“I’m craving …!” – Almost all of us know this feeling of craving something sometimes.
Well-known are those times in which women experience strong cravings – during their period or when being pregnant. Men experience such cravings likewise, for example when feeling stressed. Cravings are unique – one person can crave things another one would never even think about.
Cravings are intense urges or abnormal desires – mostly to consume something like unhealthy food. Those urges and desires can feel difficult and almost uncontrollable.
To control your cravings, it is helpful to understand where they might be coming from in the first place.
What causes cravings?
Cravings are expectations – based on an underlying psychological process, according to research. Let’s take the following example many people can relate to:
You are sitting in front of the TV. Feels like something is missing. Maybe a glass of wine and a snack, some crisps or chocolate?
Many people associate this situation with consumption. In the subconscious mind an expectation is created: Whenever you are sitting in front of the TV, there needs to be a drink and a snack. Every time you find yourself in a similar situation, your brain tells you to meet the expectation or else you would not enjoy yourself as much.
Cravings for food can get triggered in different situations: When you are going through hormonal imbalances or a suboptimal diet for example, when your stress levels are high or when experiencing a lack of sleep. Also, outside influences can make you crave for certain foods: troubles in your relationship, having to attend an uncomfortable event, a fight with your boss…
Here’s the good news: Certain strategies can help to reduce cravings. Try these three ways to control them:
1 Distract yourself.
Food cravings usually last for 20 minutes. Instead of giving in to them, shift your thoughts onto something else: play a game on your phone, solve a crossword puzzle, go for a walk, talk to a friend… Chewing a sugarless gum can be useful. If your cravings get triggered by passing by a bakery or pizzeria, choose a different path. You are in control.
2 Practice self-care.
Sometimes you start craving because you are thirsty. Make sure to drink a big glass of water when it starts happening. Minimize your stress levels and live a more mindful life – plan, meditate and slow down as much as possible. Very important to get enough sleep. When your body gets everything it needs, cravings are unlikely to occur. You are in control.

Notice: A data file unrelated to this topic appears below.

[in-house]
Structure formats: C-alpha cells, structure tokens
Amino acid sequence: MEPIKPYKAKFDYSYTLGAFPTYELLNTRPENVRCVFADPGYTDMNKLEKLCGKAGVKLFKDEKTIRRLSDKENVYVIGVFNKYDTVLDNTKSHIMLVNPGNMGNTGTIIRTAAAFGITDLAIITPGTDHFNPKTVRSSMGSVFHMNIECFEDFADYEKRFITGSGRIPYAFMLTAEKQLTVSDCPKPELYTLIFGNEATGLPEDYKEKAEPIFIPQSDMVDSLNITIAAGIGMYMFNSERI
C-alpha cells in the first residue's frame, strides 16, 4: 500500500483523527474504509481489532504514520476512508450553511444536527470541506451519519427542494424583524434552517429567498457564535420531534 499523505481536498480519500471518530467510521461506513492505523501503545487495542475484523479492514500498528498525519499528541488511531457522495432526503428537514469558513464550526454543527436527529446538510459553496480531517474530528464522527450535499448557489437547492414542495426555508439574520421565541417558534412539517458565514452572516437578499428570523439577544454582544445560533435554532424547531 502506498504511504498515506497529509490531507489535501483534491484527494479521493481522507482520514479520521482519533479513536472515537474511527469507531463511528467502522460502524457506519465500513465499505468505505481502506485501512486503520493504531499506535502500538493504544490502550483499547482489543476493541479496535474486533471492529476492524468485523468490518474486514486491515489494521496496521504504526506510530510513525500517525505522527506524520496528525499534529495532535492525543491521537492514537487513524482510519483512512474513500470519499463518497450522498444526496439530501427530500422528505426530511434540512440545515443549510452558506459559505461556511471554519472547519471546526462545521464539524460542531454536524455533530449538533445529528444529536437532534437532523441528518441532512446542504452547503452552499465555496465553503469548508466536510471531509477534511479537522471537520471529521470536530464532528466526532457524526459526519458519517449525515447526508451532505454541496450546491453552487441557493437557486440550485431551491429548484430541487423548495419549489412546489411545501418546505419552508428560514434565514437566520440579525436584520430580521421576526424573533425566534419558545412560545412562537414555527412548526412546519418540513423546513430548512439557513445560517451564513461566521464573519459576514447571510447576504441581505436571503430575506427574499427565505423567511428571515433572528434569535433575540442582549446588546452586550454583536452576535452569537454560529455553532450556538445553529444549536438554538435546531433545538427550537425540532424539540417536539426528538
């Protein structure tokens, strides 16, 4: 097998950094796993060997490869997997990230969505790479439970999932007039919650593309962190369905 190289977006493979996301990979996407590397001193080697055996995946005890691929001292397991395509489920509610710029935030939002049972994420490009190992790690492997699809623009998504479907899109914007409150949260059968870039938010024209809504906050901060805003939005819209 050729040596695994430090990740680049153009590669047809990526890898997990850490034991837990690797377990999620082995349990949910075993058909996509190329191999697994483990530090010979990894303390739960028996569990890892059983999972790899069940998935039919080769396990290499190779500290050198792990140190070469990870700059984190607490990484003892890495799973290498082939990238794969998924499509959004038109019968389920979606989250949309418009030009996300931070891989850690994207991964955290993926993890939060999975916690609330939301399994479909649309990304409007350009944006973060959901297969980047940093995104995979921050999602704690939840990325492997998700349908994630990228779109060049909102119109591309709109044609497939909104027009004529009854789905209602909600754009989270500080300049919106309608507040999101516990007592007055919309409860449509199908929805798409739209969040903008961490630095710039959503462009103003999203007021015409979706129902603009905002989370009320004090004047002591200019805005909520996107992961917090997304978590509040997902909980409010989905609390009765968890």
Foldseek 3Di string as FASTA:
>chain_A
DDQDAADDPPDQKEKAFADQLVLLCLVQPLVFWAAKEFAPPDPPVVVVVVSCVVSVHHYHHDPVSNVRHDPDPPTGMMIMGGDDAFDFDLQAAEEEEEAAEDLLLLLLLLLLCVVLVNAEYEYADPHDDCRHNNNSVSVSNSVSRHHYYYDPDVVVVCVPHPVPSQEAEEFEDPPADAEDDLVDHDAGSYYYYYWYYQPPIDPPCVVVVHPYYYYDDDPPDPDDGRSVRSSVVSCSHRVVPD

3. Accept and find a balance.
Cravings are transient. If the above-mentioned ways to gain control over your cravings fail, practice acceptance. It is okay to crave sometimes – you don’t need to escape. Acknowledge your cravings instead of fighting them at all costs. Following an overall healthy diet and including small portions of what you are usually craving will keep your cravings under control. A small piece of chocolate here and there is much better than a whole bar at once. You are in control.
Not every strategy works for everyone equally well – you need to experiment and see what works best for you to control your cravings.
By the way, cravings are not necessarily food related. We can also crave things like attention, new experiences or an adrenaline rush, a cigarette or sex for example.
Why is it important to control cravings?
Cravings can get uncomfortable and distractive, they can contribute to feeling overwhelmed, being overweight or even developing an (eating) disorder.
If you struggle with intense cravings and/or wish to find out about underlying causes, get in touch. Working on the psychological side of (eating) habits in counseling/therapy can help you to control your cravings.
If you think that you can benefit from professional support on this issue you can reach out here.
Franziska Richter is a transcultural counsellor with Willingness Team, offering counselling sessions to individuals and couples. She is particularly interested in sexuality, relationship issues, trauma, and general mental health.